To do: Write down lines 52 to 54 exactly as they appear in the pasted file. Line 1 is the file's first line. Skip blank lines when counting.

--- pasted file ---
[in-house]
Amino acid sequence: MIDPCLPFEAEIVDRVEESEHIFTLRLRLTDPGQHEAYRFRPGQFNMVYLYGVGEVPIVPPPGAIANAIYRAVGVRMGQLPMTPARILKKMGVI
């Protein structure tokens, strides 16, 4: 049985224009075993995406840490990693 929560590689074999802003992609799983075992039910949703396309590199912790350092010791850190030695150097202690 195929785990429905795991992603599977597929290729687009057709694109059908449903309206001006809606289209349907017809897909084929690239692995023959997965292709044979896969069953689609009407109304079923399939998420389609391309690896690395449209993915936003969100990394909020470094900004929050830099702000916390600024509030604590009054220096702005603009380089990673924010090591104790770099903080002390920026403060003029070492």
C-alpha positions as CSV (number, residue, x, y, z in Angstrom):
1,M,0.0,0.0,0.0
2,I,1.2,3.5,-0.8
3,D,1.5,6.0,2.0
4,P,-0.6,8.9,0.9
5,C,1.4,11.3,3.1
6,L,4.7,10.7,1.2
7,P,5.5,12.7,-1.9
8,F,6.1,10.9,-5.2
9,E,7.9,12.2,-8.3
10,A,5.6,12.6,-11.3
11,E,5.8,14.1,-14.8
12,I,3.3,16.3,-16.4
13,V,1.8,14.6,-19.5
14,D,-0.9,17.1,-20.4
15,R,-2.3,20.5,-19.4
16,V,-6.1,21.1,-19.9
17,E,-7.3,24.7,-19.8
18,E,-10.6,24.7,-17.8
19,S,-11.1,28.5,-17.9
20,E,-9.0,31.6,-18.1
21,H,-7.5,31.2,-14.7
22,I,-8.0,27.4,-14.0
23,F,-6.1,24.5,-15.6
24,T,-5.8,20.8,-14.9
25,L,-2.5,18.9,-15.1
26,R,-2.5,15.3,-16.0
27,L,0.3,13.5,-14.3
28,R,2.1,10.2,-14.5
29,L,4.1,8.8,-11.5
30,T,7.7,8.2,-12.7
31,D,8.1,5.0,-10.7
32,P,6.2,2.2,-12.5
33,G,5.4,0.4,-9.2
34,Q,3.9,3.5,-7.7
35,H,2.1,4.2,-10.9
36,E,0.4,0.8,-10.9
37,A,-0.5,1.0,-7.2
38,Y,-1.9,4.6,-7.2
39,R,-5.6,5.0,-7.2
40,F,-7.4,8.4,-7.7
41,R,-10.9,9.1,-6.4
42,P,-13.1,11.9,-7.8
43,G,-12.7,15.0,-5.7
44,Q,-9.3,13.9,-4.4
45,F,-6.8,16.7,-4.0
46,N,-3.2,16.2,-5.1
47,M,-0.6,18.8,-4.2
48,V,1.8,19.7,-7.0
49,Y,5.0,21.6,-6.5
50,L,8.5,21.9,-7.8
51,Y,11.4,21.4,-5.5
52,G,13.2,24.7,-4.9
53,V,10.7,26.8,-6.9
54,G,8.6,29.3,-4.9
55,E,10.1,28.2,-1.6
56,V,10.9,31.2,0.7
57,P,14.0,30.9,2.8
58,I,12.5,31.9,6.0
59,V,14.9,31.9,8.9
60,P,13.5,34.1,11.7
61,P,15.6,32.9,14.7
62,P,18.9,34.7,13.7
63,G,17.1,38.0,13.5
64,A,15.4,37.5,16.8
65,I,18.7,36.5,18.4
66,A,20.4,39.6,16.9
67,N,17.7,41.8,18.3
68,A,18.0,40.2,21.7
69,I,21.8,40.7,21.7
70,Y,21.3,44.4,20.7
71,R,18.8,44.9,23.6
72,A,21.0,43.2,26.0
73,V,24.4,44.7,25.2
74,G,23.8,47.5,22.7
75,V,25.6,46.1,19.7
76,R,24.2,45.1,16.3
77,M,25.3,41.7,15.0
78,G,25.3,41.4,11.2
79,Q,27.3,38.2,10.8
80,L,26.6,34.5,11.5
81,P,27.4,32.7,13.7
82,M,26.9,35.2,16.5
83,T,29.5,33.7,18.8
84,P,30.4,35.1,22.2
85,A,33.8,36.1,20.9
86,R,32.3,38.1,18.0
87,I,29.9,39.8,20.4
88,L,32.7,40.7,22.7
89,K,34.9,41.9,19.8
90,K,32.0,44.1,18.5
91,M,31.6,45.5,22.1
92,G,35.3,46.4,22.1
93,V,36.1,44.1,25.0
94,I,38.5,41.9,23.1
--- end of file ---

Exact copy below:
48,V,1.8,19.7,-7.0
49,Y,5.0,21.6,-6.5
50,L,8.5,21.9,-7.8